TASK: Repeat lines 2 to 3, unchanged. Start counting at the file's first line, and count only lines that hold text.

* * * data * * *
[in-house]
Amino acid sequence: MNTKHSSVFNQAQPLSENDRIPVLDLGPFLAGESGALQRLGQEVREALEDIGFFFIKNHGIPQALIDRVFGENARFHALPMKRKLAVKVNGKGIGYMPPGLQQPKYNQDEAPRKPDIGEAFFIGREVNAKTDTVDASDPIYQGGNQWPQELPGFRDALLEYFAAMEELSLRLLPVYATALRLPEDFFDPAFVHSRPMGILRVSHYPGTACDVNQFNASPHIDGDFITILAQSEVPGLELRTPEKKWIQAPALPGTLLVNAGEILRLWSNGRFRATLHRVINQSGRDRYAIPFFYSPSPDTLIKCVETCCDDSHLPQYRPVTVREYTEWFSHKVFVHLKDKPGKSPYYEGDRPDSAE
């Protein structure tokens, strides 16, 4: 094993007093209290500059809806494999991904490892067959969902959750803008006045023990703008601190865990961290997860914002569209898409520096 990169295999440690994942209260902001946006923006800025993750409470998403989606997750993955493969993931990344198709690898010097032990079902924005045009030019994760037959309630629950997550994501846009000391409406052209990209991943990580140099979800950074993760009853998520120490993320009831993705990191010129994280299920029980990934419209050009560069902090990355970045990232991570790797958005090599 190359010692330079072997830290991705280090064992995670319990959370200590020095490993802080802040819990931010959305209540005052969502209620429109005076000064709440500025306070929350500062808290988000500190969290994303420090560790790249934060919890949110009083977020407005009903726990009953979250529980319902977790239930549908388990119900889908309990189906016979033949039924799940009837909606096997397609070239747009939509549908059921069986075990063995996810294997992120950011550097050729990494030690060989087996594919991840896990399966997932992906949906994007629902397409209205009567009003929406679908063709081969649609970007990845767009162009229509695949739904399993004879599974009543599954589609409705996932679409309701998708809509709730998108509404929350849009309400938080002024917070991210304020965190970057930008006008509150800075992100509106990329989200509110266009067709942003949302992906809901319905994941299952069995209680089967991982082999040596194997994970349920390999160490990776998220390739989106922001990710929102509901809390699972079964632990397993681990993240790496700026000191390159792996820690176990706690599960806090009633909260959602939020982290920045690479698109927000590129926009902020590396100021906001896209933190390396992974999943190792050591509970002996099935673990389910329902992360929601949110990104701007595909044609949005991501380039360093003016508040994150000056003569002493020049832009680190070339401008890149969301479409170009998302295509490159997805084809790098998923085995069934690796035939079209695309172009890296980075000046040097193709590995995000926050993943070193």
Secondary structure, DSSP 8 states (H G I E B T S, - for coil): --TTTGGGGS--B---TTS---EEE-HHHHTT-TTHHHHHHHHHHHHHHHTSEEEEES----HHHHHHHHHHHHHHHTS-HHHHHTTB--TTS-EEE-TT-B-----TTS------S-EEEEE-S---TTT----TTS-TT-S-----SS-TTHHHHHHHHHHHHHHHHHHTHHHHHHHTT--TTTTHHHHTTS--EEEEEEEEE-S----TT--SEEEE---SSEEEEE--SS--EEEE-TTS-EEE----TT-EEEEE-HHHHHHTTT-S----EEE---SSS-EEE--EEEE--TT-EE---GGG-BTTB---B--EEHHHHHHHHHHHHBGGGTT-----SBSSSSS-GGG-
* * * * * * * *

Amino acid sequence: MNTKHSSVFNQAQPLSENDRIPVLDLGPFLAGESGALQRLGQEVREALEDIGFFFIKNHGIPQALIDRVFGENARFHALPMKRKLAVKVNGKGIGYMPPGLQQPKYNQDEAPRKPDIGEAFFIGREVNAKTDTVDASDPIYQGGNQWPQELPGFRDALLEYFAAMEELSLRLLPVYATALRLPEDFFDPAFVHSRPMGILRVSHYPGTACDVNQFNASPHIDGDFITILAQSEVPGLELRTPEKKWIQAPALPGTLLVNAGEILRLWSNGRFRATLHRVINQSGRDRYAIPFFYSPSPDTLIKCVETCCDDSHLPQYRPVTVREYTEWFSHKVFVHLKDKPGKSPYYEGDRPDSAE
């Protein structure tokens, strides 16, 4: 094993007093209290500059809806494999991904490892067959969902959750803008006045023990703008601190865990961290997860914002569209898409520096 990169295999440690994942209260902001946006923006800025993750409470998403989606997750993955493969993931990344198709690898010097032990079902924005045009030019994760037959309630629950997550994501846009000391409406052209990209991943990580140099979800950074993760009853998520120490993320009831993705990191010129994280299920029980990934419209050009560069902090990355970045990232991570790797958005090599 190359010692330079072997830290991705280090064992995670319990959370200590020095490993802080802040819990931010959305209540005052969502209620429109005076000064709440500025306070929350500062808290988000500190969290994303420090560790790249934060919890949110009083977020407005009903726990009953979250529980319902977790239930549908388990119900889908309990189906016979033949039924799940009837909606096997397609070239747009939509549908059921069986075990063995996810294997992120950011550097050729990494030690060989087996594919991840896990399966997932992906949906994007629902397409209205009567009003929406679908063709081969649609970007990845767009162009229509695949739904399993004879599974009543599954589609409705996932679409309701998708809509709730998108509404929350849009309400938080002024917070991210304020965190970057930008006008509150800075992100509106990329989200509110266009067709942003949302992906809901319905994941299952069995209680089967991982082999040596194997994970349920390999160490990776998220390739989106922001990710929102509901809390699972079964632990397993681990993240790496700026000191390159792996820690176990706690599960806090009633909260959602939020982290920045690479698109927000590129926009902020590396100021906001896209933190390396992974999943190792050591509970002996099935673990389910329902992360929601949110990104701007595909044609949005991501380039360093003016508040994150000056003569002493020049832009680190070339401008890149969301479409170009998302295509490159997805084809790098998923085995069934690796035939079209695309172009890296980075000046040097193709590995995000926050993943070193």